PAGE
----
Consanguineous marriage is rare in most Western countries and, for example, in the USA it may be subject to regulation by both civil legislation and religious proscription. This is not the case in many regions of Asia and Africa where marriage within the family is strongly favored.
Inbreeding. Consanguinity refers to the property of being from the same genetic lineage as another person. In that respect, consanguinity is the quality of being descended from the same ancestor as another person.
Although this is not a Muslim issue alone, it is more of a cultural problem, which will be discussed below, todays article in the Daily Mail and Times Online and a few other media outlets, deals with Muslims in British society.
A government minister has warned that inbreeding among immigrants is causing a surge in birth defects - comments likely to spark a new row over the place of Muslims in British society.
Phil Woolas, an environment minister, said the culture of arranged marriages between first cousins was the “elephant in the room”. Woolas, a former race relations minister, said: “If you have a child with your cousin the likelihood is there’ll be a genetic problem.”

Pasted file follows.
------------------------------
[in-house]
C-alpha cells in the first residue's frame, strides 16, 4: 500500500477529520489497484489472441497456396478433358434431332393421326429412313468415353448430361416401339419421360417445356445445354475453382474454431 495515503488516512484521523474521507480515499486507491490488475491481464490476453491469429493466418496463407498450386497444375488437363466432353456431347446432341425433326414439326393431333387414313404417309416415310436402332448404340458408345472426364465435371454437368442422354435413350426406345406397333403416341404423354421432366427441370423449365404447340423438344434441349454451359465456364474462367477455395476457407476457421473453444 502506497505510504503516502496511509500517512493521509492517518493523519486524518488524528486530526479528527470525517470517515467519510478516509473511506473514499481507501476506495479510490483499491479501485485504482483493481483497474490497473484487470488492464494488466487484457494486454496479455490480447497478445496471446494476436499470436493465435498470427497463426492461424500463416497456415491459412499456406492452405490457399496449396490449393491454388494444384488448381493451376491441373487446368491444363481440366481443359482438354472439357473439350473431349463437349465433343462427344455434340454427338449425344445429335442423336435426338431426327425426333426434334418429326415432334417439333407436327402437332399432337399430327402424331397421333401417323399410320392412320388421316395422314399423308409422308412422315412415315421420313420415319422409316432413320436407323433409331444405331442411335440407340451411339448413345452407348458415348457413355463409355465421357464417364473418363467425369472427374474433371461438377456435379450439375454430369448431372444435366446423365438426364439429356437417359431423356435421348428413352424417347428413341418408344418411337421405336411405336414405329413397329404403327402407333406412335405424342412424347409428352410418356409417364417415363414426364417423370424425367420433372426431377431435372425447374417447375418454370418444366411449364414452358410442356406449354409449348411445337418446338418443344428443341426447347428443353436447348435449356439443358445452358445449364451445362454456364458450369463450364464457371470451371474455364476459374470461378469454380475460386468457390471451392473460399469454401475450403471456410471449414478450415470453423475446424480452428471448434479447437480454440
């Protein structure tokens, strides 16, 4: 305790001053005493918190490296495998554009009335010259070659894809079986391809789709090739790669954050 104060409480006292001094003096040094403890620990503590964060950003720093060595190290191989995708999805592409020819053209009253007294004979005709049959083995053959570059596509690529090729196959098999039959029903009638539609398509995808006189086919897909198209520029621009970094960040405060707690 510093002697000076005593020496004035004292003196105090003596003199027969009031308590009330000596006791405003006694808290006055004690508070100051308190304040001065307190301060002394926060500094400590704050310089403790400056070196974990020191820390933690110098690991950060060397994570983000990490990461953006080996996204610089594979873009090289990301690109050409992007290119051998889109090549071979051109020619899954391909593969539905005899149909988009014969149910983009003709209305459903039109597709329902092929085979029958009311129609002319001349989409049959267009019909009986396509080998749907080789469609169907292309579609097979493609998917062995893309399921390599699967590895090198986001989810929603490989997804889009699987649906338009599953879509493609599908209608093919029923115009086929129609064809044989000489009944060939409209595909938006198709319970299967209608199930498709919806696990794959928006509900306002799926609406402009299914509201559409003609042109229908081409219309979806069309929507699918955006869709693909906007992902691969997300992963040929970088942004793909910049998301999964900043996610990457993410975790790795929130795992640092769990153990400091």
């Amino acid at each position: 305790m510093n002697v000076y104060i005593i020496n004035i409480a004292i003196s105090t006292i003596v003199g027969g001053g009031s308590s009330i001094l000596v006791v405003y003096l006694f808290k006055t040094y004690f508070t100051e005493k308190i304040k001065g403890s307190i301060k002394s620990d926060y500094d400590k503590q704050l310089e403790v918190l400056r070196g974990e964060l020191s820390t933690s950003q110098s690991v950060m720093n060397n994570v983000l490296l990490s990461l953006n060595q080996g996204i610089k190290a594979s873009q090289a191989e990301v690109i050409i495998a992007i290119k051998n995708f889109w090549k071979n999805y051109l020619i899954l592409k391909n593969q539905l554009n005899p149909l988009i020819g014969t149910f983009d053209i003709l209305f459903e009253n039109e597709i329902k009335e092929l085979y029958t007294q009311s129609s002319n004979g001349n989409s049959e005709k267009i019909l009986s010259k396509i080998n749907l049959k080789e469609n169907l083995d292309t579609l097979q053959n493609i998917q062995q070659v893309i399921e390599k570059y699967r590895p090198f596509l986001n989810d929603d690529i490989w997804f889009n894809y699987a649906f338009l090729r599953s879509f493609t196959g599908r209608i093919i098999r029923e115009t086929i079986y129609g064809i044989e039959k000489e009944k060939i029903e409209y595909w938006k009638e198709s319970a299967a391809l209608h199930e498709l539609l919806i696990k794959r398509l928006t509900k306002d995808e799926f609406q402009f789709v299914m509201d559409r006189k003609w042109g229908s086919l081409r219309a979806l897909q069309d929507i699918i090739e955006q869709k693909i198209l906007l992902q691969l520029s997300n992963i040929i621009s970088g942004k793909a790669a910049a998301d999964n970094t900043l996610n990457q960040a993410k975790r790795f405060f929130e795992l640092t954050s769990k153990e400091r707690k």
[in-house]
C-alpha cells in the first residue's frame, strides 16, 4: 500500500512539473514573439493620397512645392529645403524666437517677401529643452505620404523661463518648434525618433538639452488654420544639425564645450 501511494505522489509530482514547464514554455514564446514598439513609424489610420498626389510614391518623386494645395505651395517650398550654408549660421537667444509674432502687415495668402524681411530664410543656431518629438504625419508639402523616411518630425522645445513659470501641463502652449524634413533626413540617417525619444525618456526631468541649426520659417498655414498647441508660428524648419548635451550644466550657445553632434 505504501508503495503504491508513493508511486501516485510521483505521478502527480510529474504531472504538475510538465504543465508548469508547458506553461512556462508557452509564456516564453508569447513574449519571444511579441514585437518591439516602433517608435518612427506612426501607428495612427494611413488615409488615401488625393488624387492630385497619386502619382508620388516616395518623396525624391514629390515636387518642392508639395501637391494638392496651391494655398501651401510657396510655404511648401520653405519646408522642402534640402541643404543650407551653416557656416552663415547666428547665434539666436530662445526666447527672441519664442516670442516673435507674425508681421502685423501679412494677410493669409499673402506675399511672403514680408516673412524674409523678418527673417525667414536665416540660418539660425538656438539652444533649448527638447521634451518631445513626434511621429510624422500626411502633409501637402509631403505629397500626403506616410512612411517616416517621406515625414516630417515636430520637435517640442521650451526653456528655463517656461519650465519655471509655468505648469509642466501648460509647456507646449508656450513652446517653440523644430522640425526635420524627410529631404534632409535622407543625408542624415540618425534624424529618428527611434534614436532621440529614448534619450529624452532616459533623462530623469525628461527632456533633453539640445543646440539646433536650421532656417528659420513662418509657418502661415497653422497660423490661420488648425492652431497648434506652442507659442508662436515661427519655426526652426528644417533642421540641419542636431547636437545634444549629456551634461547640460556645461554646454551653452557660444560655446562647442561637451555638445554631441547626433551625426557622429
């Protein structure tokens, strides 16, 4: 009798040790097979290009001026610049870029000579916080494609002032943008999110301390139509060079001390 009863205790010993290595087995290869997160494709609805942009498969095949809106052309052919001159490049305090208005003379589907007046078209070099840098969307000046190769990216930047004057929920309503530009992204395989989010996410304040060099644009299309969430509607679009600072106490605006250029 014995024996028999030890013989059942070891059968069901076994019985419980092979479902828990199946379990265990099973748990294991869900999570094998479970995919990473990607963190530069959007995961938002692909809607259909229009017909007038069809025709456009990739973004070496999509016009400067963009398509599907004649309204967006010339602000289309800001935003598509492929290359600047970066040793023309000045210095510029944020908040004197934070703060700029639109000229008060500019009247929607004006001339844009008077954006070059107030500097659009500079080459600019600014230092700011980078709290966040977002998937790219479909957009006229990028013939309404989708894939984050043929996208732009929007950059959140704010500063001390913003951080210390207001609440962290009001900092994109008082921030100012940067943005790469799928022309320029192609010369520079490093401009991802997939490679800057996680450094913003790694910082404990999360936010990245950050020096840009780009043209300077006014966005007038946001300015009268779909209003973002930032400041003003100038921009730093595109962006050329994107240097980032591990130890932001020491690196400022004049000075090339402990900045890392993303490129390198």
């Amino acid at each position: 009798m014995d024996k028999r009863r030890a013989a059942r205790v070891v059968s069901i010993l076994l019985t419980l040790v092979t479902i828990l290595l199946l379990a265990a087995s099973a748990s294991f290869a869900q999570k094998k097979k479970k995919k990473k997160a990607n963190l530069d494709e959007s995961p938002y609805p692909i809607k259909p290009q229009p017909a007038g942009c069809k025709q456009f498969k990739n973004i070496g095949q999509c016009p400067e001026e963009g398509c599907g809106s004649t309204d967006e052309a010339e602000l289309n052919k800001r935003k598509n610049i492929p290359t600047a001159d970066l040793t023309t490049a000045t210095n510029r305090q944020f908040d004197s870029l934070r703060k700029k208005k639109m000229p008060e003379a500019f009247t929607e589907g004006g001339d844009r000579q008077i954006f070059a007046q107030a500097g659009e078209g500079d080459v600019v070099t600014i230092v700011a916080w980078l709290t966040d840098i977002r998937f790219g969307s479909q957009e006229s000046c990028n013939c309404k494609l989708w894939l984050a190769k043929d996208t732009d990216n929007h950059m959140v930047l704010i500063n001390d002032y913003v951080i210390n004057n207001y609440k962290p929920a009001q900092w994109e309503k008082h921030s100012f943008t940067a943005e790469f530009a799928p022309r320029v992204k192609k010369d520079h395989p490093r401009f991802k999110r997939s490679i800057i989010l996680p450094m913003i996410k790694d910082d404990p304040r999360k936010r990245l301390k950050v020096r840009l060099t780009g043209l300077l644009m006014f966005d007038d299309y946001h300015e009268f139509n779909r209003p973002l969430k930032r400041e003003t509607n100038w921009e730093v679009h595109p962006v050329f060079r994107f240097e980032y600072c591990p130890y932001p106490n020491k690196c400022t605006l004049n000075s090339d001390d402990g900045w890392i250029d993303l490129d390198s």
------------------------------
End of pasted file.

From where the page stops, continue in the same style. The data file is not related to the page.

According to a study, (3 page PDF file) "consanguineous marriage is particularly prevalent in Middle East, Pakistan, Muslims in India, Hindus in South India, Bangladesh and Sri Lanka, accounted for close to 50% of marriage in parts of Saudi Arabia and Pakistan. It is also said to be common in parts of Japan accounting for 4% of marriages in an all-Japan survey.In China, it is prevalent in some minority populations such as Tajik and Uzbek in Xinjiang. It is also prevalent among the Middle Eastern, Indian and Pakistan diasporas in Europe and North America." (Reference, 65 page Stanford education study)
A recent study in Qatar showed rate of consanguineous marriage was 54 per cent.
Some of the genetic disorders associated with inbreeding aka consanguineous marriage was, bronchial asthma, mental retardation, epilepsy and diabetes were significantly more common in offspring of the consanguineous than non- consanguineous couples.
An evaluation of stroke in children at King Khalid University Hospital, Saudi Arabia showed that children with recurrent strokes were significantly more likely to be the product of consanguineous marriages.
Inbreeding causes genetic disorders, it is common knowledge and all studies support that analysis.
Mr. Woolas further said in his statements reported in the Times Online article "If you talk to any primary care worker they will tell you that levels of disability among the . . . Pakistani population are higher than the general population. And everybody knows it’s caused by first cousin marriage."